New England fisher populations are declining; UNH to study possible causes

Monday, February 12, 2024
  • A young fisher walks across a snowy opening in the forest.

    Fisher caught on wildlife cameras that UNH has strategically set up near Nashua, N.H. to track their habits and numbers in the winter. Fisher populations appear to be coexisting with humans near developed area in southeastern NH.

  • An adult fisher sniffs the ground in front of a camera trap.

    Adult fisher tracked on UNH wildlife camera at the UNH Organic Dairy Research Farm.

  • A fisher stands atop a stone wall.

    Eagle-eyed fisher caught on a UNH wildlife camera hunting in a wooded area of New Hampshire near Exeter.

  • A family of fishers play in a forest setting.

    A family of fishers caught on a UNH wildlife camera playing in a wooded area on UNH's Kingman Farm.

A member of the weasel family, the fisher (Pekania pennanti) lives only in North America and is highly valued for its fur. A combination of habitat loss and over trapping led to the near extinction of the fisher (sometimes referred to as a fisher cat) in the early 1900s. And while trapping limits (two per season in the Granite State) and reintroduction programs have helped bolster their numbers since then, fisher populations in New Hampshire and throughout the Northeast have steadily declined over the past two decades. Now, thanks to a $1.2 million grant from the U.S. Fish and Wildlife Service and the N.H. Fish and Game Department, researchers from UNH’s College of Life Sciences and Agriculture will study what’s causing fishers in Northern New England to die out, and ultimately better understand the health of the Granite state’s fisher population.

Rem Moll, an assistant professor of natural resources and the environment, is co-leading the study, which he says will be unique to Northern New England and complement recent efforts in New York and Connecticut. An additional novel component to this study is the collaboration with David Needle, an associate clinical professor of molecular cellular, and biomedical sciences and veterinary pathologist at the New Hampshire Veterinary Diagnostic Lab (NHVDL), in assessing and determining fisher mortalities.

“Twenty years ago, fisher trapping success rate was high, but it’s declined since then and leveled out,” explained Moll. “And there are a lot of questions about why, so this new study will focus on survival and mortality rates and try to answer what fishers in Northern New England are dying from.”

Factors Affecting Fisher Populations

In addition to potential trapping effects, several theories exist for why fisher populations have been in decline, like the rise of the state’s bobcat populations as bobcats will target and kill female fishers where their territories overlap, adds Moll. Another troubling finding has been the presence of rodenticides in New England fishers tested at the NHVDL.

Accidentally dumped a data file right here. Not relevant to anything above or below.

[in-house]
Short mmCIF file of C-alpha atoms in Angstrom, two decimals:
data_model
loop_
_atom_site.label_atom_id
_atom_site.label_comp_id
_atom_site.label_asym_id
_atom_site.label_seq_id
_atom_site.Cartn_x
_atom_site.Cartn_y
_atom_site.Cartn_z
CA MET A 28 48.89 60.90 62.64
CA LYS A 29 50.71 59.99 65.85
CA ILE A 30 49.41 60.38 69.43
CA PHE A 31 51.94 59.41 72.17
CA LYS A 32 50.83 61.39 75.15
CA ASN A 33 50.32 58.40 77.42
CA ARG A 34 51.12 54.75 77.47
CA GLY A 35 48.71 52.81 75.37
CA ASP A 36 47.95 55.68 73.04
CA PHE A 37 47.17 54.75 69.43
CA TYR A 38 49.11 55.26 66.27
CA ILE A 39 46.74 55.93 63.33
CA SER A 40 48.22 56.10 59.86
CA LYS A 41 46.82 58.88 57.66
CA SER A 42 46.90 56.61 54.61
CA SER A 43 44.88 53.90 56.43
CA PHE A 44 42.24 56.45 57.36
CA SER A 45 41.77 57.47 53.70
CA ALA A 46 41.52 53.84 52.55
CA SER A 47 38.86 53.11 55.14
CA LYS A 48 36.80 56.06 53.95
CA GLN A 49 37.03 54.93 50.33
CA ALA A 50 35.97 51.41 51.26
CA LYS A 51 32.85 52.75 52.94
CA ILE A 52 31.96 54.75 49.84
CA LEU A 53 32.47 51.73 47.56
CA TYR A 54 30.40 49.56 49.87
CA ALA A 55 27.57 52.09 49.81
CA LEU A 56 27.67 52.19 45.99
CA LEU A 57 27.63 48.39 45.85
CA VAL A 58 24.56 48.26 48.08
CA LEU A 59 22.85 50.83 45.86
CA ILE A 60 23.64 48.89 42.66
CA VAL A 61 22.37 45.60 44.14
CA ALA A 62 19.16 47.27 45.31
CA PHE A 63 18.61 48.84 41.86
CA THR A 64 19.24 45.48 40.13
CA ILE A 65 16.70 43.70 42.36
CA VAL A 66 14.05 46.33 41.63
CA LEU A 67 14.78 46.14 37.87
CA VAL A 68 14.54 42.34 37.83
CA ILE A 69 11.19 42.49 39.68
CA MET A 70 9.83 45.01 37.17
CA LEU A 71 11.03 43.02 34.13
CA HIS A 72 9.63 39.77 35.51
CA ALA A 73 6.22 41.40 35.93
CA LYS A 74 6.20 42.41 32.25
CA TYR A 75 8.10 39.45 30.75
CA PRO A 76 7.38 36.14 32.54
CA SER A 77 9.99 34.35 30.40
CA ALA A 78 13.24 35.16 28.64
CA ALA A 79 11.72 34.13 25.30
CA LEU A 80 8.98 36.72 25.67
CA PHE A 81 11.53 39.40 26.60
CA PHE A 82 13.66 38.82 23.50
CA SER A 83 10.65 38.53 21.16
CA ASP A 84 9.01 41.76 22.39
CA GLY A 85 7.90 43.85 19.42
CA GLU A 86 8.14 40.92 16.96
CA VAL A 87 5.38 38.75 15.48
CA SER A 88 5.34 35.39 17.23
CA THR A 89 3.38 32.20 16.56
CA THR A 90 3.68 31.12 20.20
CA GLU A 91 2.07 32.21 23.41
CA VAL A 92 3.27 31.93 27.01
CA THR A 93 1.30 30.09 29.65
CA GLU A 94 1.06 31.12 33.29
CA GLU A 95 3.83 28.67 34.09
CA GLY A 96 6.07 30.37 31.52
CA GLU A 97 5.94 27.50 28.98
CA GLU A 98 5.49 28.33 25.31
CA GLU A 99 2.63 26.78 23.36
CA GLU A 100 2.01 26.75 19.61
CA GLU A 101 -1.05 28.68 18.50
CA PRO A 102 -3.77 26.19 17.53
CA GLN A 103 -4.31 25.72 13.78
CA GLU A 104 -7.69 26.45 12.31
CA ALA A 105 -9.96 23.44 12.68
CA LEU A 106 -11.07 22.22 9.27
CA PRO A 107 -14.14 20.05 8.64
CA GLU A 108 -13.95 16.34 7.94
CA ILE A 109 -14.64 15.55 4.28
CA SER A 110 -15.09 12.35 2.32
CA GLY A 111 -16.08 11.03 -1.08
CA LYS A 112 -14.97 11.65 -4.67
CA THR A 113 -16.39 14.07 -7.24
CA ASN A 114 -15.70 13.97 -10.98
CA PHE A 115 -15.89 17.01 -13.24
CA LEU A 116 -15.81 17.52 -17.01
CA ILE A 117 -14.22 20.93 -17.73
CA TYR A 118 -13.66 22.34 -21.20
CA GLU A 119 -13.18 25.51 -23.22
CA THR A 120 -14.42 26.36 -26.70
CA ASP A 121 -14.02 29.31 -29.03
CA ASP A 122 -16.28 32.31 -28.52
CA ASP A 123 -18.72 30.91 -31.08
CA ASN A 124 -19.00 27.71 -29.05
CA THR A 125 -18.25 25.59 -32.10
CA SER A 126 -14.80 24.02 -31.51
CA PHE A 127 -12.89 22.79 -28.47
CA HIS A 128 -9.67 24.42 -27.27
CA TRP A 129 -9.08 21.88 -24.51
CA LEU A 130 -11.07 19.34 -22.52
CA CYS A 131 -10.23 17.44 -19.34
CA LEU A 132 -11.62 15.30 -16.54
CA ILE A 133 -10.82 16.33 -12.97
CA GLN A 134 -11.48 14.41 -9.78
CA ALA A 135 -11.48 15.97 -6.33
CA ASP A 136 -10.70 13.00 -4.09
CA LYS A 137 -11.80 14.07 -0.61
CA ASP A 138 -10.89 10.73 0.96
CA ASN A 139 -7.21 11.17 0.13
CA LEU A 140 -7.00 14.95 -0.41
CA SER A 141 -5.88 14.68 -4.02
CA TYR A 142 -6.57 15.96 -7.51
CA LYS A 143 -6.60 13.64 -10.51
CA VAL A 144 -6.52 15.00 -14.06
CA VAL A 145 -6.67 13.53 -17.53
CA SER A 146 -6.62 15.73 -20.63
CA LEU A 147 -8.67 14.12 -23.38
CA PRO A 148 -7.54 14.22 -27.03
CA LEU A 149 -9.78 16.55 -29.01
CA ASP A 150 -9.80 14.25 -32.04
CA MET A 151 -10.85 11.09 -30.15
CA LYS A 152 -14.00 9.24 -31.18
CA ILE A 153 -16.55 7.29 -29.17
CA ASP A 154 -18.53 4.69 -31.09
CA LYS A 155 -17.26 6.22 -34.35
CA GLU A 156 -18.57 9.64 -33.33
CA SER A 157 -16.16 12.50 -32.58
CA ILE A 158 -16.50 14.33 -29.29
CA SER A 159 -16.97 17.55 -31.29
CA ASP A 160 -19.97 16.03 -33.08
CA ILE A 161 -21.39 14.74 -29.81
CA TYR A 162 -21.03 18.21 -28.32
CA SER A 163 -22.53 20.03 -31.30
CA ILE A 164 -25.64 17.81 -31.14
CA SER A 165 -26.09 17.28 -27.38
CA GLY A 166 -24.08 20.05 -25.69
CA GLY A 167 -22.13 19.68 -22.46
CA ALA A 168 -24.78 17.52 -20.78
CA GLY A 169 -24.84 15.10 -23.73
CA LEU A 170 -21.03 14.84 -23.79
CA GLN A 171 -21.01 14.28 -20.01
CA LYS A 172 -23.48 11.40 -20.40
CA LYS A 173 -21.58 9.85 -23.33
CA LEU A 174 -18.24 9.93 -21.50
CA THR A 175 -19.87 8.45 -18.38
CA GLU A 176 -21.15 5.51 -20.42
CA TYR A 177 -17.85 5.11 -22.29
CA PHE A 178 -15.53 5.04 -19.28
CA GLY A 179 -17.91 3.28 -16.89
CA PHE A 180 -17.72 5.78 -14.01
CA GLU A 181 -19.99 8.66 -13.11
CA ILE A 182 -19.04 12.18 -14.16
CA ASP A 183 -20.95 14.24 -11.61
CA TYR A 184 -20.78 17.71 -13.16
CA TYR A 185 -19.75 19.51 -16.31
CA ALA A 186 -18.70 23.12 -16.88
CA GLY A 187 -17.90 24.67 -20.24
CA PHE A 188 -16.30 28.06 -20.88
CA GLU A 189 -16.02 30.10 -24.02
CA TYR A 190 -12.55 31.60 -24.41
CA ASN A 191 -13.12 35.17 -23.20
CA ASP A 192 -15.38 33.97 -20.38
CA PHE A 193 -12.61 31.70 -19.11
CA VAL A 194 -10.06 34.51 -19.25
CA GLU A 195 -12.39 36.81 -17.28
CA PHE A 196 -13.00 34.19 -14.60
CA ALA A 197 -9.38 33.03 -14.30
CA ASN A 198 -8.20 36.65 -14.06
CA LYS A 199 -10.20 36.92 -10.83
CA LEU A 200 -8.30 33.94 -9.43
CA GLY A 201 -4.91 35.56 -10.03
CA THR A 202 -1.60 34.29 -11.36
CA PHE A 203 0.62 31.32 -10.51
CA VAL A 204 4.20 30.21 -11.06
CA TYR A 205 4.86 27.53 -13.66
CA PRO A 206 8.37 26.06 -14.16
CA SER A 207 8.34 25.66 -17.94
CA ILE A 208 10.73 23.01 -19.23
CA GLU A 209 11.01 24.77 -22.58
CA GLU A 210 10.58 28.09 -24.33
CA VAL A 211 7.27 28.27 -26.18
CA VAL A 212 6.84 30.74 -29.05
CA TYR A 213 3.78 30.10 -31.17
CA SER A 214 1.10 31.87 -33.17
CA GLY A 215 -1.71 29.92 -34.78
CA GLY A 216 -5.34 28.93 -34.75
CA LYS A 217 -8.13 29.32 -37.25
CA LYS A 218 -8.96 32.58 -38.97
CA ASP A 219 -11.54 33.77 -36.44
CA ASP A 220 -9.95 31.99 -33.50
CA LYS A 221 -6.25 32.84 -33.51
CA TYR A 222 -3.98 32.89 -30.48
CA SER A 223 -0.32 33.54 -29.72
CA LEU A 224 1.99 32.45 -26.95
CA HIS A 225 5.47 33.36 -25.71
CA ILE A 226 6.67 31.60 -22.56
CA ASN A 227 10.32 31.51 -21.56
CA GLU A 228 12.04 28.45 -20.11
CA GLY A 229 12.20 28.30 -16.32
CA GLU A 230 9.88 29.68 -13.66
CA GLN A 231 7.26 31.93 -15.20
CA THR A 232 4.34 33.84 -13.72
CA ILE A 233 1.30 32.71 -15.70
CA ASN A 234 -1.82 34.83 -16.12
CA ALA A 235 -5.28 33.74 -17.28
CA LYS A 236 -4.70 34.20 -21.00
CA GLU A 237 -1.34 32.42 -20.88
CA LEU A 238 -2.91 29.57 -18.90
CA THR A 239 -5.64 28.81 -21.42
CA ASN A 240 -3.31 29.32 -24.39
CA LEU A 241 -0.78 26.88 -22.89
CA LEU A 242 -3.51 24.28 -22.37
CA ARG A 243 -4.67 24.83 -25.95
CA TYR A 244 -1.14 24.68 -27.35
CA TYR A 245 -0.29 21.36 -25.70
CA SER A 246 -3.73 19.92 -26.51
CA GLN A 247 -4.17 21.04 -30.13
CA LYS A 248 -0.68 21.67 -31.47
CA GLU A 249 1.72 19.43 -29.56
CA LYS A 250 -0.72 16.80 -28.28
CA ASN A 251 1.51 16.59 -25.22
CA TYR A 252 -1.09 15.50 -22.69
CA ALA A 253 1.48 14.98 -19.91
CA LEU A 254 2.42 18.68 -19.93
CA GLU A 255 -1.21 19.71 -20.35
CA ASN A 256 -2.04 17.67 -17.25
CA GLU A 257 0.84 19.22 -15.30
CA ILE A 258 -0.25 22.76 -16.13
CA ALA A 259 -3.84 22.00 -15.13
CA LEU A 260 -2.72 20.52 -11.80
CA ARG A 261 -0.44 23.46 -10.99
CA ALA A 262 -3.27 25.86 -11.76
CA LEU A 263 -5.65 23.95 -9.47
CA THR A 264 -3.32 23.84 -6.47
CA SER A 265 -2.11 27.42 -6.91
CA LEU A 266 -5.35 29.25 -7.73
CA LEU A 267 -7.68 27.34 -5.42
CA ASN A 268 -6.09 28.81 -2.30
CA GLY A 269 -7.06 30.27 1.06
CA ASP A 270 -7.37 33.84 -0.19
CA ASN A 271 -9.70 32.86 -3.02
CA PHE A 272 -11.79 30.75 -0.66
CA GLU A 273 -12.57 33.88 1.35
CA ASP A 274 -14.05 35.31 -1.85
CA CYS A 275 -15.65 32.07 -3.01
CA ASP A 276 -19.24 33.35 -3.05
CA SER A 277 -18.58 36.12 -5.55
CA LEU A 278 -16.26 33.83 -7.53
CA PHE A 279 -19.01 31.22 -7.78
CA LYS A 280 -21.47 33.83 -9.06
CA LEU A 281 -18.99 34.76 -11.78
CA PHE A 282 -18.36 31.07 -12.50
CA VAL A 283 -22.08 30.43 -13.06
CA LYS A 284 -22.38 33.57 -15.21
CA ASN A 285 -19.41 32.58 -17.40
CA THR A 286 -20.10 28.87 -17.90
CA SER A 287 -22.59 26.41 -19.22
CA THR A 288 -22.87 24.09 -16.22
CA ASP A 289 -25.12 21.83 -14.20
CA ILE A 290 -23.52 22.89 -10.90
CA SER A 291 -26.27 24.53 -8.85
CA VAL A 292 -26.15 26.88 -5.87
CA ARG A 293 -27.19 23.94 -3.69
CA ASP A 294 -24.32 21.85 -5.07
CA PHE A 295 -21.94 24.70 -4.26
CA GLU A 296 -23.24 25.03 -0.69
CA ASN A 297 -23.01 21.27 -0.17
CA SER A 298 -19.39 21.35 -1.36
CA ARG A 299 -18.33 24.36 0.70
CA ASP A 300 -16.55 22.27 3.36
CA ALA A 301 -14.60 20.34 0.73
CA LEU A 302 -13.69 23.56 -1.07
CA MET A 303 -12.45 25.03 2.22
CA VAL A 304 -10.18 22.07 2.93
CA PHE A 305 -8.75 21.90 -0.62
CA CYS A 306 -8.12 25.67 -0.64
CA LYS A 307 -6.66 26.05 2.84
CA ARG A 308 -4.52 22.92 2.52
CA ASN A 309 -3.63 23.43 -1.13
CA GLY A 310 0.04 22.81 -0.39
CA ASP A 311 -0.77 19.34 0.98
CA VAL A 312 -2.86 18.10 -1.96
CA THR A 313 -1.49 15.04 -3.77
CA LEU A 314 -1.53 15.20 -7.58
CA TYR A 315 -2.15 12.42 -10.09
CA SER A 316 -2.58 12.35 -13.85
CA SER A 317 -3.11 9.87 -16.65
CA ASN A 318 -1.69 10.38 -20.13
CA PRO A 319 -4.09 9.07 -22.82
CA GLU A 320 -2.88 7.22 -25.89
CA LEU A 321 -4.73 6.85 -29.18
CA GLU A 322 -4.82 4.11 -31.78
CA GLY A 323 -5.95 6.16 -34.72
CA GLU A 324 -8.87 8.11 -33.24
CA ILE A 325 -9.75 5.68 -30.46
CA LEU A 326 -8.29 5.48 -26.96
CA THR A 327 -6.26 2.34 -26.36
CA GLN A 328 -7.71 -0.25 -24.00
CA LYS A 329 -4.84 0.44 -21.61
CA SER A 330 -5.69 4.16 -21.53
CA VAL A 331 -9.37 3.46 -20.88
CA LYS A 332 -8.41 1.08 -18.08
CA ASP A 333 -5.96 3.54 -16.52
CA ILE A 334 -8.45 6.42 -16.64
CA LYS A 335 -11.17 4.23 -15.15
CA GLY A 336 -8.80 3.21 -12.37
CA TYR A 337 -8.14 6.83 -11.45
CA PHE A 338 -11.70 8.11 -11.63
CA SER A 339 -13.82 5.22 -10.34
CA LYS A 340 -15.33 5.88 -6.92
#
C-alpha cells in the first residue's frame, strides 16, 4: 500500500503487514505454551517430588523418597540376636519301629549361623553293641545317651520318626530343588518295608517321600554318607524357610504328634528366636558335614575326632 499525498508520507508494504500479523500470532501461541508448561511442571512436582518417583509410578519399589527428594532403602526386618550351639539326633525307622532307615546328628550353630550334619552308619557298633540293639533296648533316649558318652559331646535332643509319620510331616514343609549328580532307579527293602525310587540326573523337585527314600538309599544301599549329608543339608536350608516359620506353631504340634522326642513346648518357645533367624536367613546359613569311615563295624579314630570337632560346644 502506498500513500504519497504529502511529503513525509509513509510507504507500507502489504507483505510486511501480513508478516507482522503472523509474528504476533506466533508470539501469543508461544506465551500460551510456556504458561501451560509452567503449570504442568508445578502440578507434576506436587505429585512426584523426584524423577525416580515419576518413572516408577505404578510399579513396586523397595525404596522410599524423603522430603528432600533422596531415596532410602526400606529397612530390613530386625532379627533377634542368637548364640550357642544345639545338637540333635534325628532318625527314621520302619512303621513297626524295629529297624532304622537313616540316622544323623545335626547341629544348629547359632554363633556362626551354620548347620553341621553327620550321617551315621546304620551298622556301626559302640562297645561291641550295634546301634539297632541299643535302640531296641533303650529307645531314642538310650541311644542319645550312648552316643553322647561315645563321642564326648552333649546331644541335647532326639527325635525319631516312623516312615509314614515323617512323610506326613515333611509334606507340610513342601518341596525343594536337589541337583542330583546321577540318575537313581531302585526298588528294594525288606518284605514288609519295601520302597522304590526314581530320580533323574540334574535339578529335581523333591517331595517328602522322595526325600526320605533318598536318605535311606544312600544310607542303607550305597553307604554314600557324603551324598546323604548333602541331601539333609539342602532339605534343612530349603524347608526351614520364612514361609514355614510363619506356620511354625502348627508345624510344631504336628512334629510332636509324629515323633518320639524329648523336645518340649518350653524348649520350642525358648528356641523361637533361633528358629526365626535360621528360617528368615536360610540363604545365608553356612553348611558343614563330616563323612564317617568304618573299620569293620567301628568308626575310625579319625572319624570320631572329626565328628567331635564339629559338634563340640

“Recent testing in our lab has found a high level of rodenticides, a specific pesticide used to control rodents, as well as canine distemper virus, in New England fishers and we’ll be looking for data on that as well as other diseases, using histopathology, PCR, next generation sequencing, and other tests to look for any trends in individual and population health,” said David Needle, pathology section chief at NHVDL and clinical associate professor at COLSA.

Researchers say there a number of factors that could be causing rodenticide poisoning in fishers. Wildlife cameras show that fisher populations appear to coexist with humans near developed areas in southeastern NH. That increases the possibility that rodenticides could play a role in fisher mortality because of its common use, especially when closing up summer homes for the winter season. Rodents who are exposed to the pesticide can be prey for the fishers and may in turn cause them harm as well.

Conservation Implications

Moll adds that fisher serve as an indicator species for the health of our Northeast forests, and issues found among the fishers may be indicative of broader problems.

“Fishers are an important part of the forest ecosystem and tell us a lot about the dynamics of the carnivore community,” he said. “They help control rodent populations and are also one of the few predators that can successfully hunt porcupines, and that might have benefits for forest health by minimizing bark and tree damage caused by porcupines.”

Along with using wildlife cameras set up in forests around the state, the researchers for this study will track the fisher population by outfitting them with GPS collars to better track and monitor survival and field mortalities. The collars will also include transmitters with mortality sensors for field recovery. Needle will then analyze pathology results, and a suite of molecular testing to look for toxins, blood-borne pathogens, bacteria, viruses, parasites, and other data that could identify disease in tissue.

“By determining the causes of mortality, we can add to the set of tools for assessing the region's fisher population,” Moll added. “Ultimately, we want to provide the best possible science so that these fishers can be managed and conserved effectively.”

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